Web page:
Being a personal trainer involves more than just being up-to-date on all the latest exercise techniques. It's also a business that requires you to handle some financial and legal matters. To protect yourself from potential lawsuits, you'll need to use waivers and some other legal forms.
We know all this can sound intimidating, but don't worry! Our helpful guide will give you all the tips you need for creating waivers and handling some of the legal aspects of being a personal trainer.
If you are planning on taking money from people in exchange for training, there are several legal documents you should have. First of all, you will need liability waivers and certification of professional liability insurance. This helps protect you in case a client gets injured and decides to sue.
Next, it's a good idea to have a contract for new clients. This lays out things like session cancellation fees, refunds, and other details about how your rules and payment plans work. If you are advertising that you have training or certifications from any organizations, you'll need legal proof to back up those claims.
And finally, it's a good idea to have clients sign consent and disclaimer forms. Consent forms detail exactly what sorts of tests, assessments, and training your clients are willing to participate in, while disclaimers cover you in case the clients don't get the results they want.
A training waiver is a type of form that absolves you of liability. Liability waiver forms are often used when a person signs up for any potentially risky activity. The form is an official way for the client to acknowledge there's some potential for harm and agree they will not hold you responsible for any injury they incur.
Essentially, by signing this type of form, a client is saying they won't sue you if they hurt themselves while following your training plan. The waiver is a preventive measure that can protect you from costly and time-consuming personal injury lawsuits. Waivers are frequently used to protect against lawsuits for the following types of situations:
A client injured their wrist last year but never told you about it. You tell them to perform a series of push-ups, and they strain their wrist again.
Your client is going on a run that you suggested. They trip and fall, breaking their arm.
While performing dumbbell raises, your client decides to try a new grip you showed them. Their unfamiliarity with the grip causes them to drop the weight on their toes.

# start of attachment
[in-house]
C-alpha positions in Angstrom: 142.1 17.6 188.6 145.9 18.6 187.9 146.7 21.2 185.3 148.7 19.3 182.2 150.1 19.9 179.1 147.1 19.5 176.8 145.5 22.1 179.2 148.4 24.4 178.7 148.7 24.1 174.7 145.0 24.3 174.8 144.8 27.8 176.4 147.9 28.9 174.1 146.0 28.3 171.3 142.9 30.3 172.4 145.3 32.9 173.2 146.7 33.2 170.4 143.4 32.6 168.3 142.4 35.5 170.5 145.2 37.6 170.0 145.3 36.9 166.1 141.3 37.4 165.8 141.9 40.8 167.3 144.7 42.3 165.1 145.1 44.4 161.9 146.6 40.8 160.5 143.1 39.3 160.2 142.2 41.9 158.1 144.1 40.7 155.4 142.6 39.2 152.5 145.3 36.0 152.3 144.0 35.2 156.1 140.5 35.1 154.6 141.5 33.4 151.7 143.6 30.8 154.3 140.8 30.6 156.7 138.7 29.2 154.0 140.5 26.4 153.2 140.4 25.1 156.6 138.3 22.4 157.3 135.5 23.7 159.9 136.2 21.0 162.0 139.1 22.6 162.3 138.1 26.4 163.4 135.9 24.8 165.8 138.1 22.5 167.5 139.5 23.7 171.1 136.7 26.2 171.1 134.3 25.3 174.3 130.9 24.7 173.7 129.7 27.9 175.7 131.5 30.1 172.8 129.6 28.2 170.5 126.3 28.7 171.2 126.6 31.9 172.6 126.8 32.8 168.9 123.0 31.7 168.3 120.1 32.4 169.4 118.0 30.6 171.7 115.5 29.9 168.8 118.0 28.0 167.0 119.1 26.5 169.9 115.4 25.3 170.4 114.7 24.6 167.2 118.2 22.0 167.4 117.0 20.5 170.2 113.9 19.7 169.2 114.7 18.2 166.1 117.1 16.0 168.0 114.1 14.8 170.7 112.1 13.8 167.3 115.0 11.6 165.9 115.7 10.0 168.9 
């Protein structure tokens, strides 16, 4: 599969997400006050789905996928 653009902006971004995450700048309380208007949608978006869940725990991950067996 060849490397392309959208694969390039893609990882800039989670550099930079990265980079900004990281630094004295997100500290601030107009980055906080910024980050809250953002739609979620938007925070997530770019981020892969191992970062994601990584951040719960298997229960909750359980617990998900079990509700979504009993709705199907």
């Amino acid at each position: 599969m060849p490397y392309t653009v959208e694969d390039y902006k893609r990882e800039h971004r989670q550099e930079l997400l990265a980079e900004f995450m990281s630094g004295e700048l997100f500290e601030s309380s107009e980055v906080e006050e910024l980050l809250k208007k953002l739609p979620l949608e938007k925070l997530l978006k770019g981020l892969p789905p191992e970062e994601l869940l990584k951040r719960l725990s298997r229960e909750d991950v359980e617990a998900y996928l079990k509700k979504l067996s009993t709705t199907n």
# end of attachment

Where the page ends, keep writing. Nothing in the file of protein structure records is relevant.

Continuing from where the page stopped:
Your client is sore after a day in the gym. This soreness causes them to call out sick from work, losing a day of pay.
During a squat, your client forgets to keep their knees in the proper position that you advised them to use. This causes them to injure their leg.
A waiver is a great way of avoiding minor lawsuits involving injuries that happen during the course of training. However, a personal trainer liability waiver isn't a magic document that gets you out of all lawsuits forever. Waivers just protect you from liability due to the inherent risk of training. They won't protect you from lawsuits claiming gross negligence.
As a trainer, you have the responsibility to be reasonably careful and practice commonsense safety measures. Your waiver won't protect you if your clients get injured because you failed to follow basic safety procedures. In cases of major negligence, the court may decide that your waiver doesn't cover the incident, so the lawsuit can proceed. Some examples of injuries not covered by a waiver include:
You fail to give first aid after an injury, causing the injury to worsen.
Your certifications expire, but you keep teaching without renewing them.
Your lack of training then causes an accident.
You know equipment is damaged, but you let a client use it anyway.
You advise your client to take risky supplements even though you are not a nutritionist or medical expert.
You're aware the client has a pre-existing health problem, but you encourage them to keep training in a way that acts against their medical needs.